Determining Habitat Associations of Virginia and Carolina Northern Flying Squirrels in the Appalachian Mountains from Bioacoustic and Telemetry Surveys
The Virginia northern flying squirrel (Glaucomys sabrinus fuscus) and the Carolina northern flying squirrel (G. s. coloratus) are geographically isolated subspecies of the northern flying squirrel found in montane conifer-northern hardwood forests the Appalachian Mountains of the eastern United States. Both subspecies were listed under the Endangered Species Act in 1985 as endangered, and accordingly, the Virginia northern flying squirrel and the Carolina northern flying squirrel are considered high conservation priorities by state and federal agencies. Although the listing prompted work to determine the broad distribution and habitat associations of both subspecies, numerous data gaps remain, particularly with regard to habitat management and development of efficient monitoring techniques. Regional interest in restoration of red spruce (Picea rubens) forests in the central and southern Appalachian Mountains, considered to be the flying squirrels' primary habitat, increases the importance of understanding habitat selection and managers' ability to detect squirrels at multiple spatial and temporal scales.
I compared two novel survey techniques (ultrasonic acoustics and camera trapping) to a traditional technique (live trapping) to determine which method had higher probability of detection (POD) and lower latency to detection (LTD, number of survey nights to initial detection) of northern flying squirrels in the region. Both novel techniques performed better than the traditional techniques with higher POD and lower LTD. I found that ultrasonic acoustics and camera trapping had similar POD, whereas LTD was significantly lower with ultrasonic acoustics versus camera trapping. Additionally, the ability to distinguish between northern flying squirrels and the parapatric southern flying squirrel (G. volans) also is possible with ultrasonic acoustics, but not with camera trapping. This ultimately makes ultrasonic acoustics the most effective and efficient method to obtain detection/non-detection data. To better inform management decisions and activities (i.e., red spruce restoration), this method should be used in conjunction with existing traditional monitoring techniques that provide demographic data such as nest boxes.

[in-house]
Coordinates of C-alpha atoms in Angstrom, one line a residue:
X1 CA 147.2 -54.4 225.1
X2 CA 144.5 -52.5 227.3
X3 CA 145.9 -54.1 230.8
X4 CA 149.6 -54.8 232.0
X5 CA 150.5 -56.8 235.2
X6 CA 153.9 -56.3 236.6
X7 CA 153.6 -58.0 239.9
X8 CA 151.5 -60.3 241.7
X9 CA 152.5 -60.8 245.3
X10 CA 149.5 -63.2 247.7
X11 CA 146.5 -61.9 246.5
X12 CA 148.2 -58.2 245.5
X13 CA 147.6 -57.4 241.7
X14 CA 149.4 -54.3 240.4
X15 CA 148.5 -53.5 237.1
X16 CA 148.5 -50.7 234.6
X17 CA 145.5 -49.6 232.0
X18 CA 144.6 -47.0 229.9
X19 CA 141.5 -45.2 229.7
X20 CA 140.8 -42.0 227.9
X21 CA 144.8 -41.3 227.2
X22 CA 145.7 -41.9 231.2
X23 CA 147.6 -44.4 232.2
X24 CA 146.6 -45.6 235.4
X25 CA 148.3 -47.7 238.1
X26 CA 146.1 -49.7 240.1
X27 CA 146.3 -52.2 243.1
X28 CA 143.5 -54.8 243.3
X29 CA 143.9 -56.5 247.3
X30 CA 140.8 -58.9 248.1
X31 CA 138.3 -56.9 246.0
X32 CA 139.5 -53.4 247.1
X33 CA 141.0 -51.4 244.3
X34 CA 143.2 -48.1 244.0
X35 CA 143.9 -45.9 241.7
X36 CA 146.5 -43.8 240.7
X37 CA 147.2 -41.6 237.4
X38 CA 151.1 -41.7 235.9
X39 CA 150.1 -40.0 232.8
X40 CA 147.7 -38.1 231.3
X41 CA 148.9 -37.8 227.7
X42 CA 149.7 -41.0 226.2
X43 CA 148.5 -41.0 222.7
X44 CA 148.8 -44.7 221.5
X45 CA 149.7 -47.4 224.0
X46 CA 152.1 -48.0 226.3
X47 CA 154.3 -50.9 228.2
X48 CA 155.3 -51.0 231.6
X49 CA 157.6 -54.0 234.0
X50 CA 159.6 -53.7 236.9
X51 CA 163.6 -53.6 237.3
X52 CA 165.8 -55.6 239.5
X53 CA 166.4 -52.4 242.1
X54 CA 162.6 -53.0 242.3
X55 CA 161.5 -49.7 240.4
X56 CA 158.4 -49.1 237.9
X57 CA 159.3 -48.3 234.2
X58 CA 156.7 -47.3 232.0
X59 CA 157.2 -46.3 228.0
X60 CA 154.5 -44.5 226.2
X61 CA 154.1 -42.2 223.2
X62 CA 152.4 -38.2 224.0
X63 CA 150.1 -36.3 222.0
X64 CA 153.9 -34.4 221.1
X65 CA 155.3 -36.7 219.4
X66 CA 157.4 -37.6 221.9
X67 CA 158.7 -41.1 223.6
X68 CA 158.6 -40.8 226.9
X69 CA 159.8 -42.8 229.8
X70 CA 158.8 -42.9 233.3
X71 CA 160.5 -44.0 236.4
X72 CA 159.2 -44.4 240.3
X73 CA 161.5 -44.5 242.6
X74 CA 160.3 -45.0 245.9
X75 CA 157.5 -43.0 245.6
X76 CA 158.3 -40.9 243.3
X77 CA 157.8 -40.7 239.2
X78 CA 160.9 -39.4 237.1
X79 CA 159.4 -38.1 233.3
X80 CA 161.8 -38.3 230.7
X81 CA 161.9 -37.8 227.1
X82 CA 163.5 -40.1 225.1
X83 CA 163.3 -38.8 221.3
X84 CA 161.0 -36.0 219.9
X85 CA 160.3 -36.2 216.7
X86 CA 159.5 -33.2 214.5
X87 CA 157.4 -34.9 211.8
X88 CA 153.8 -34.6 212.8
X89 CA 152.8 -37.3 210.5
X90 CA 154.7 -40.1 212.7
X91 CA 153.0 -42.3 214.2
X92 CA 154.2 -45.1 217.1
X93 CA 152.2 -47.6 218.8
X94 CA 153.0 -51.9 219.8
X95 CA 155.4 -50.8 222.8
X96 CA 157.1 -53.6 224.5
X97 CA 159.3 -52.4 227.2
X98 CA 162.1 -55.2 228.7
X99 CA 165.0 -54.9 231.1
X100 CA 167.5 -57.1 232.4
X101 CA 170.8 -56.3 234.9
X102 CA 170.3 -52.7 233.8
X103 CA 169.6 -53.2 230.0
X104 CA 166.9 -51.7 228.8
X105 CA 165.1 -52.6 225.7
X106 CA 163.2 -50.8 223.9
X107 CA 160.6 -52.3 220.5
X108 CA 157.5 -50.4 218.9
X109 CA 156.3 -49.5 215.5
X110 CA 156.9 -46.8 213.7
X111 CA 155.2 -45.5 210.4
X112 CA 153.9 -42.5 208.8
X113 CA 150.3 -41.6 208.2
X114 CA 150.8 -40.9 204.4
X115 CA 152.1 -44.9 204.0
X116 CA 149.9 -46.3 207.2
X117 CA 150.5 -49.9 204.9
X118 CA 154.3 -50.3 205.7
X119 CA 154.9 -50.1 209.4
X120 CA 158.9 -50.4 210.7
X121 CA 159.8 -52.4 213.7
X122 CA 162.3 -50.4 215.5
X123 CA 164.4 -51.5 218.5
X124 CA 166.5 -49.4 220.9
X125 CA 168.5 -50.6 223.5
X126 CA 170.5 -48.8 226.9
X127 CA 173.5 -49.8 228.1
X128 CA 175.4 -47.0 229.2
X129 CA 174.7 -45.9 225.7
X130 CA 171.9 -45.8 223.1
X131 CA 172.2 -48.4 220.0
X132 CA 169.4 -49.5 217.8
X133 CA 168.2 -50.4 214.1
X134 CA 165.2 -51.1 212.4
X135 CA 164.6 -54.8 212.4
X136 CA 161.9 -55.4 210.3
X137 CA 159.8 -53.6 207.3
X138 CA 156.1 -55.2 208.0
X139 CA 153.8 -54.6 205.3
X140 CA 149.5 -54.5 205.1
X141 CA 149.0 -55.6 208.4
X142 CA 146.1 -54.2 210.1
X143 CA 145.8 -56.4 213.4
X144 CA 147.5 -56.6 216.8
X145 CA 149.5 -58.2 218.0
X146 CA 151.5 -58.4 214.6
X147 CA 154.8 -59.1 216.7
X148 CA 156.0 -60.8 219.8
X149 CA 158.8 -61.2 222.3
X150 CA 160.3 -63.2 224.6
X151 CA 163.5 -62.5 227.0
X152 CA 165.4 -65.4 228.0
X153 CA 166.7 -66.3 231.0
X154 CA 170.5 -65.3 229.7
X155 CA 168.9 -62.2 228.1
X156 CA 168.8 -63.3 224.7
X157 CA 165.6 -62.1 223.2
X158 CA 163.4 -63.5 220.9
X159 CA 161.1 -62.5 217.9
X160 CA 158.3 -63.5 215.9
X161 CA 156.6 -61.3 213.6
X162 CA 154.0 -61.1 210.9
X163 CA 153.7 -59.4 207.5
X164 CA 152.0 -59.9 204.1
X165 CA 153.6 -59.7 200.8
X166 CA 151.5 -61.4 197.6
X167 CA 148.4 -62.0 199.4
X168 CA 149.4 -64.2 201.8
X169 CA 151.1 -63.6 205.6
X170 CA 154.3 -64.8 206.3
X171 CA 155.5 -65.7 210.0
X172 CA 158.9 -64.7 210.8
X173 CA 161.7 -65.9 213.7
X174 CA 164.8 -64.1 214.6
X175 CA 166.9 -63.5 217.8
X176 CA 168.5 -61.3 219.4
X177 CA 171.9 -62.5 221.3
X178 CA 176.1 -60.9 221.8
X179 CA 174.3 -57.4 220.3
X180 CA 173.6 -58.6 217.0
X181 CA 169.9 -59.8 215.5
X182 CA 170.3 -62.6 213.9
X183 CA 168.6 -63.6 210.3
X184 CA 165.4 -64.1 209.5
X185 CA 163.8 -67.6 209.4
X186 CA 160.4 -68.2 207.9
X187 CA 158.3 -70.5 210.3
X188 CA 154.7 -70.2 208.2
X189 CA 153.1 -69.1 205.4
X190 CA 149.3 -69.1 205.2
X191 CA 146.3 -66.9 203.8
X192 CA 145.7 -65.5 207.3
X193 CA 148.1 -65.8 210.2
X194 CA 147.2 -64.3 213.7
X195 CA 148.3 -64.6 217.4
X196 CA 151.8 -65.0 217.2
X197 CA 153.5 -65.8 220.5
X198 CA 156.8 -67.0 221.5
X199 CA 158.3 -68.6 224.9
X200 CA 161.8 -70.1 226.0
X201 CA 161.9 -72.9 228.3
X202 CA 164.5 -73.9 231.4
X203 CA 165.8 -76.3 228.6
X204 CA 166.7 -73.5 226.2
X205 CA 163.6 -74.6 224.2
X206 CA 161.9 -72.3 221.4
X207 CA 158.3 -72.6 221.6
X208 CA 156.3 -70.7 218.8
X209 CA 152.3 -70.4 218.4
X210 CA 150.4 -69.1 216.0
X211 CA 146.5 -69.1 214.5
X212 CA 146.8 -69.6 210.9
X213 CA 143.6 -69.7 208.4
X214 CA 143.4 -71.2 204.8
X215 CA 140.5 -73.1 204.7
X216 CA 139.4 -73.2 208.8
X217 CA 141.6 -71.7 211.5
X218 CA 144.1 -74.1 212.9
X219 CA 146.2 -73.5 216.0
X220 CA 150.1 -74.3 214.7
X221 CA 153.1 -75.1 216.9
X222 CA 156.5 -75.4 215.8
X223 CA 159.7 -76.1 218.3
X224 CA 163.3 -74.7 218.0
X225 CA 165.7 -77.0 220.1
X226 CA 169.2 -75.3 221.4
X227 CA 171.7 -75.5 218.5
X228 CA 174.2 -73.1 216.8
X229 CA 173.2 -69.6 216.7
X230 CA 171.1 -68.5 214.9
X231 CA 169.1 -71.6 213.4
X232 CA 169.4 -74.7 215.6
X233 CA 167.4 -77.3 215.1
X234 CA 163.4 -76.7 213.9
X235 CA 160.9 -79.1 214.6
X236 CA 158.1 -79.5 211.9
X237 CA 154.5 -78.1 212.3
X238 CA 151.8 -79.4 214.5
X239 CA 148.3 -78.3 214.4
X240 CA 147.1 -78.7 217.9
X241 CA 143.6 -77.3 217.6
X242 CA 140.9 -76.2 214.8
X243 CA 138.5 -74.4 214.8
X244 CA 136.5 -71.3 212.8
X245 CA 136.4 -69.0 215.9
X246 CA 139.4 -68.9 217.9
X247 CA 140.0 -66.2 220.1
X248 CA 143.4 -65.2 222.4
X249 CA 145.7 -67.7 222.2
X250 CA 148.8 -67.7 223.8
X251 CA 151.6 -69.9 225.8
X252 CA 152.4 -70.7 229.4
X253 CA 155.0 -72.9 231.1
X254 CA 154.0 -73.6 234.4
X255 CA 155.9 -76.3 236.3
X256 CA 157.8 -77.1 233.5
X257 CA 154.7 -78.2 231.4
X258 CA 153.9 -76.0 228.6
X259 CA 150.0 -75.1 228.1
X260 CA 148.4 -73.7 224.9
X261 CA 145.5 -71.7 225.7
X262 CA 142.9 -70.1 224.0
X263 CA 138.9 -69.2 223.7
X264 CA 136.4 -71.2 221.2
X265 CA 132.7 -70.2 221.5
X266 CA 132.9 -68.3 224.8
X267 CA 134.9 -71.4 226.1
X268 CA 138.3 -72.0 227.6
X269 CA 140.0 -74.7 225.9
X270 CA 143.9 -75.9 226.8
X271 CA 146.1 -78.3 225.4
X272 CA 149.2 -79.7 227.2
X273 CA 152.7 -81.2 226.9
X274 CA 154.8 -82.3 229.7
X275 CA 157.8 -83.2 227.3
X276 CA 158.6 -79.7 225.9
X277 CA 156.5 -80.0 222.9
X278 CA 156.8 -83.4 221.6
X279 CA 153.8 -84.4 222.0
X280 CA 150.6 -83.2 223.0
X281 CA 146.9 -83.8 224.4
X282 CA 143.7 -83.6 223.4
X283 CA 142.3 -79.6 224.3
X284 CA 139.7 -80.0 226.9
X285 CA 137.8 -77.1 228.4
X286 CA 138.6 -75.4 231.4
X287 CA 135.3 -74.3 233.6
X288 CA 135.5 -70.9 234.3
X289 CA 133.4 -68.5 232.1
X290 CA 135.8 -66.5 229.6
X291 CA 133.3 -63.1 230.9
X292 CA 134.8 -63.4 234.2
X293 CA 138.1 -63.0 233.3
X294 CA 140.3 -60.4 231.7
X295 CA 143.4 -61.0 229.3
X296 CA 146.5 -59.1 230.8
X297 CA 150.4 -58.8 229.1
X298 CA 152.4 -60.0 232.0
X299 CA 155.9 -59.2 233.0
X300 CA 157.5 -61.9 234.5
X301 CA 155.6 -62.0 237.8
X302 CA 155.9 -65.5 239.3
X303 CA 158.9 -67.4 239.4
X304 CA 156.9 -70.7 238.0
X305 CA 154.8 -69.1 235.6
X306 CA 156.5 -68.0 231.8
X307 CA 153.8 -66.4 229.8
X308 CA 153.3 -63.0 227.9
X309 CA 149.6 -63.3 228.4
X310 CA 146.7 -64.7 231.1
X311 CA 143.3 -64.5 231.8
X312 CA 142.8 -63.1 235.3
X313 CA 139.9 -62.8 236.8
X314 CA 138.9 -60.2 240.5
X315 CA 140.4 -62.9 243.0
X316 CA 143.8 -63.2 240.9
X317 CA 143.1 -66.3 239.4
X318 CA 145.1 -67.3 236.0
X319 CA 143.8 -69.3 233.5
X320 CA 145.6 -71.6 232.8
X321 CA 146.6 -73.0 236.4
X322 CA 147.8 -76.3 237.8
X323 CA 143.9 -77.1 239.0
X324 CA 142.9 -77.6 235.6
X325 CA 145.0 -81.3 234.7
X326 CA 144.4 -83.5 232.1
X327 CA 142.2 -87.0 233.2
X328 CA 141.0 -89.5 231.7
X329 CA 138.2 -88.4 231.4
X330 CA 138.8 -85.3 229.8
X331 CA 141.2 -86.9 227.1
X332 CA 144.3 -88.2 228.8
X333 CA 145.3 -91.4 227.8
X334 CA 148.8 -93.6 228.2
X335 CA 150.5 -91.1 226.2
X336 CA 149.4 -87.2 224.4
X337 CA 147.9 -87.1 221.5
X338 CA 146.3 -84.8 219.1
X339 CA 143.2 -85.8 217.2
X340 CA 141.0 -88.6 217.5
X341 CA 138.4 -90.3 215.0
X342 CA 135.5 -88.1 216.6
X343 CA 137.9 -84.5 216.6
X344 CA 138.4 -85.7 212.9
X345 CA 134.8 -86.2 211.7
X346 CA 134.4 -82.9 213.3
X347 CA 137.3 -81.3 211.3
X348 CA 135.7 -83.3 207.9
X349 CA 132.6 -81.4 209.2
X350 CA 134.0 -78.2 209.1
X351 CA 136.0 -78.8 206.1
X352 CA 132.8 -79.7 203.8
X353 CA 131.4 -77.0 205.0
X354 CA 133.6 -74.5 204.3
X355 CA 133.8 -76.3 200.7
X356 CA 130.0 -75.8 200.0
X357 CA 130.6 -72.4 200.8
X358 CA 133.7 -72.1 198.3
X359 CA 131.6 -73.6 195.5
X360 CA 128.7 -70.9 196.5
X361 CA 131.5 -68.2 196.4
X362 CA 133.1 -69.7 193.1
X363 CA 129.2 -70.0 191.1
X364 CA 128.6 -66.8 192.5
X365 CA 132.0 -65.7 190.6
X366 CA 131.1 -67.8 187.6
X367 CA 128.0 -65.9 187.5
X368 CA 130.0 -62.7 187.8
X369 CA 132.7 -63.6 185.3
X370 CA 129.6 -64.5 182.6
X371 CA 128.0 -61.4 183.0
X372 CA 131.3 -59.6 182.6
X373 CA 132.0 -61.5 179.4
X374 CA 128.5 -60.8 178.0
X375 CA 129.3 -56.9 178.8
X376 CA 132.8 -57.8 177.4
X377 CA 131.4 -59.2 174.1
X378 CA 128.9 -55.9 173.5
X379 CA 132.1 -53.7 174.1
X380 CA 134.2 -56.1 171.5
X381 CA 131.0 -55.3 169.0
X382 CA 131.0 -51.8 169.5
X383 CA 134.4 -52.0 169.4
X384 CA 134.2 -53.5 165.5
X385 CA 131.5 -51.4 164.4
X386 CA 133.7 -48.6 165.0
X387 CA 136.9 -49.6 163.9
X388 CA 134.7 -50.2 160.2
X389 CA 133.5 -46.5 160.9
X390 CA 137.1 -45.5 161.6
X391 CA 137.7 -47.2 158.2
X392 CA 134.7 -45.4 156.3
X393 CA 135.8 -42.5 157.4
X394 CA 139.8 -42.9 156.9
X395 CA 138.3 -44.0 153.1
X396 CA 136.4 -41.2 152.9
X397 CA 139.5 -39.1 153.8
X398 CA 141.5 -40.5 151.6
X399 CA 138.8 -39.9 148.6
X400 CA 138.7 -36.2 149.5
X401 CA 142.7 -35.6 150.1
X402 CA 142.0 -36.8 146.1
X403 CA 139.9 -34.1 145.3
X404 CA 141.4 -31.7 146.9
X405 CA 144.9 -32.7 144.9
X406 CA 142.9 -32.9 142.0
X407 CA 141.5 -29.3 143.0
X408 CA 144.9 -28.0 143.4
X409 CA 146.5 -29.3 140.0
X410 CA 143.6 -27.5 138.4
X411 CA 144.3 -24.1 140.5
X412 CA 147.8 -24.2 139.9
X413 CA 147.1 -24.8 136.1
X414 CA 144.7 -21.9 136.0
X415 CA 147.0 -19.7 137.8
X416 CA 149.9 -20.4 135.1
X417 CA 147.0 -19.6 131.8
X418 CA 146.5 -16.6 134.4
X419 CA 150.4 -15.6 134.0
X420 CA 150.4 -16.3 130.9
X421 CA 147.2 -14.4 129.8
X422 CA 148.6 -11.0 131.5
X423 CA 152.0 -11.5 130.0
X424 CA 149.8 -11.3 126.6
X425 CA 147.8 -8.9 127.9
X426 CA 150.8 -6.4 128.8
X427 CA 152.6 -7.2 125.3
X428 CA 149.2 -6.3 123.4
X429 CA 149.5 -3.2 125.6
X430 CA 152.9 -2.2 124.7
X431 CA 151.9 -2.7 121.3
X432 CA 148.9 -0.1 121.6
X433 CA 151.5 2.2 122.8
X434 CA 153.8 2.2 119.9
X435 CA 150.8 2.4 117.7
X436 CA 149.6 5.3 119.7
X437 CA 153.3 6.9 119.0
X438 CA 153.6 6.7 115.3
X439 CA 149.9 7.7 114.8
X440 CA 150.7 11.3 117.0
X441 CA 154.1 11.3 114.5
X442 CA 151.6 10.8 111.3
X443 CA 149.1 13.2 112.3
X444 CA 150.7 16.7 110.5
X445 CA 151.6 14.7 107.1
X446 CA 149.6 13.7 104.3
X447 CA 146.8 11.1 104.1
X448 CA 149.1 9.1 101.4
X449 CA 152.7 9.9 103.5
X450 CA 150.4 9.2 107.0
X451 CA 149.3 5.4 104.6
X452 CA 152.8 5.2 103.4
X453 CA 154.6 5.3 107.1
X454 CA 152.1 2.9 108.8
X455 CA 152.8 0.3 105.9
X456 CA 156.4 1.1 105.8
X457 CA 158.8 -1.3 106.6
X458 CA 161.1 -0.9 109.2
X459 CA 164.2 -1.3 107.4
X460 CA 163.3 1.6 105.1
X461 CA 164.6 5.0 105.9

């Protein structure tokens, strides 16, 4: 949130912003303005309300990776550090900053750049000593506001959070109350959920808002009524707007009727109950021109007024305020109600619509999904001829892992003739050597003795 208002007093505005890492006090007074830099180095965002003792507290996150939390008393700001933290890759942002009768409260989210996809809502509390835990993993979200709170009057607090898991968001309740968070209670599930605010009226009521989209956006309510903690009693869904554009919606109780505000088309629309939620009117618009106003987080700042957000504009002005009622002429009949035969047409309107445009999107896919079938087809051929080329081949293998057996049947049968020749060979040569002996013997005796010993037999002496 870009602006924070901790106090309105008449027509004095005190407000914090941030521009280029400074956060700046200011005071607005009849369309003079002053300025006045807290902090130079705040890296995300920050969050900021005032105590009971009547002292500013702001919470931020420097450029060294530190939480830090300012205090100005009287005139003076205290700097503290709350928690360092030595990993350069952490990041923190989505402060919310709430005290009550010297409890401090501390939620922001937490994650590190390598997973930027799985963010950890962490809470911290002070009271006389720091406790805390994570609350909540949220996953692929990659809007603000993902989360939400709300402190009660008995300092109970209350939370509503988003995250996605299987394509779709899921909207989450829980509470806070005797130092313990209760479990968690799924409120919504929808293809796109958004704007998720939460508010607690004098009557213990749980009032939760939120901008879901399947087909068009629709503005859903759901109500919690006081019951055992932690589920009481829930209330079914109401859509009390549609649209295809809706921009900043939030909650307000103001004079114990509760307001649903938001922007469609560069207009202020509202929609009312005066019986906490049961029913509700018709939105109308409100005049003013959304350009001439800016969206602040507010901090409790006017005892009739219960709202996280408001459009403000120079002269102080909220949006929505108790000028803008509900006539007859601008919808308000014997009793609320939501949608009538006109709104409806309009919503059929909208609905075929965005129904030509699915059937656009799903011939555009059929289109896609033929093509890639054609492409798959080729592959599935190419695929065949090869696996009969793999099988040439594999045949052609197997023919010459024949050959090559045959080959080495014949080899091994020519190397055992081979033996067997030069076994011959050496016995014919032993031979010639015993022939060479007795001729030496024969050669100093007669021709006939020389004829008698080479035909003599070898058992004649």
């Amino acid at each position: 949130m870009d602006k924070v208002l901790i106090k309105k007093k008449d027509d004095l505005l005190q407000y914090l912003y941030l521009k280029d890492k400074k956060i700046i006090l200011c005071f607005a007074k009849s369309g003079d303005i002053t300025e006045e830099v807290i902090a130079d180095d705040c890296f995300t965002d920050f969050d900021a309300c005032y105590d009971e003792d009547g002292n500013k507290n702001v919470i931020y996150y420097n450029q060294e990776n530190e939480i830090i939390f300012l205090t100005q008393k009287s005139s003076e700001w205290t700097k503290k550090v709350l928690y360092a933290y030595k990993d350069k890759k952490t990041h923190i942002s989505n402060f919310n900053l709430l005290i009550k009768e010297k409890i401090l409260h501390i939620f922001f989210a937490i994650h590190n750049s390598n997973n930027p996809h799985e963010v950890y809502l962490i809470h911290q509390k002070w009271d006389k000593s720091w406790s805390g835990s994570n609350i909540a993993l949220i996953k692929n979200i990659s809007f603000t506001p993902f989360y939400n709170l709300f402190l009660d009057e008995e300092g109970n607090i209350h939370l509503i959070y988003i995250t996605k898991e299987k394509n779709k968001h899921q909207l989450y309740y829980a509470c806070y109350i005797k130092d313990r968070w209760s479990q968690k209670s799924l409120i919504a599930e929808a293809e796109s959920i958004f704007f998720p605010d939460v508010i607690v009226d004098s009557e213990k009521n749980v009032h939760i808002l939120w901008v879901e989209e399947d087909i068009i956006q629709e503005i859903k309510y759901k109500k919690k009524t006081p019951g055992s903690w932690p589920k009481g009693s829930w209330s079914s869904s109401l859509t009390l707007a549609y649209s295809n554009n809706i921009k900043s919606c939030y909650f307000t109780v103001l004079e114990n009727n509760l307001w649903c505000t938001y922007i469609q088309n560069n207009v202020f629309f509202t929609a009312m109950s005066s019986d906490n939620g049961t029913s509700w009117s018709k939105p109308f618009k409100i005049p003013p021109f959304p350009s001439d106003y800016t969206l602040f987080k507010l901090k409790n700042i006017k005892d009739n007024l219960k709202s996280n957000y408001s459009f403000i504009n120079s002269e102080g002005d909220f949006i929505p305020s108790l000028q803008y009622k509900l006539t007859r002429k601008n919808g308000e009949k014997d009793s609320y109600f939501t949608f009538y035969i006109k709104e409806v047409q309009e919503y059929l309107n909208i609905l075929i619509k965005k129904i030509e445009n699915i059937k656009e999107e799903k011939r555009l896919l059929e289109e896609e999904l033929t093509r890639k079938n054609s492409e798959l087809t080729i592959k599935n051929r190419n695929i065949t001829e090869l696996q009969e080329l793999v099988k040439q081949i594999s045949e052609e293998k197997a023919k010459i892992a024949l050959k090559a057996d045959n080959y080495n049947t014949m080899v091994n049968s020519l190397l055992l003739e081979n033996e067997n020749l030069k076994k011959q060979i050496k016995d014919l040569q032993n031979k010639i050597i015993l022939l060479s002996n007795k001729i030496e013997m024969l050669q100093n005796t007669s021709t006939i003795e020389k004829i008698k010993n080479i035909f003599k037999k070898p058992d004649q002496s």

I assessed habitat selection of radio-collared Virginia and Carolina northern flying squirrels at multiple spatial scales with use-availability techniques. I analyzed field data from paired telemetry and random points and determined Virginia northern flying squirrels microhabitat (within-stand habitat) selection showed preference for conifer-dominant stands with deep organic horizons, a factor that might be directly linked to food (hypogeal fungi) availability.
Similar to previous studies on the Virginia northern flying squirrel on the landscape- and stand-level using Euclidean distance based analysis, Carolina northern flying squirrels also selectively preferred montane conifer forests in greater proportion than their availability on the landscape. Additionally, Carolina northern flying squirrels did not select for or against northern hardwood forests regardless of availability on the landscape. Habitat preference of both subspecies indicates that red spruce restoration activities may be important for the persistence of Appalachian northern flying squirrels into an uncertain future, as anthropogenic climate change may cause further reduction of the quality and extent of high-elevation montane conifer forests in the region.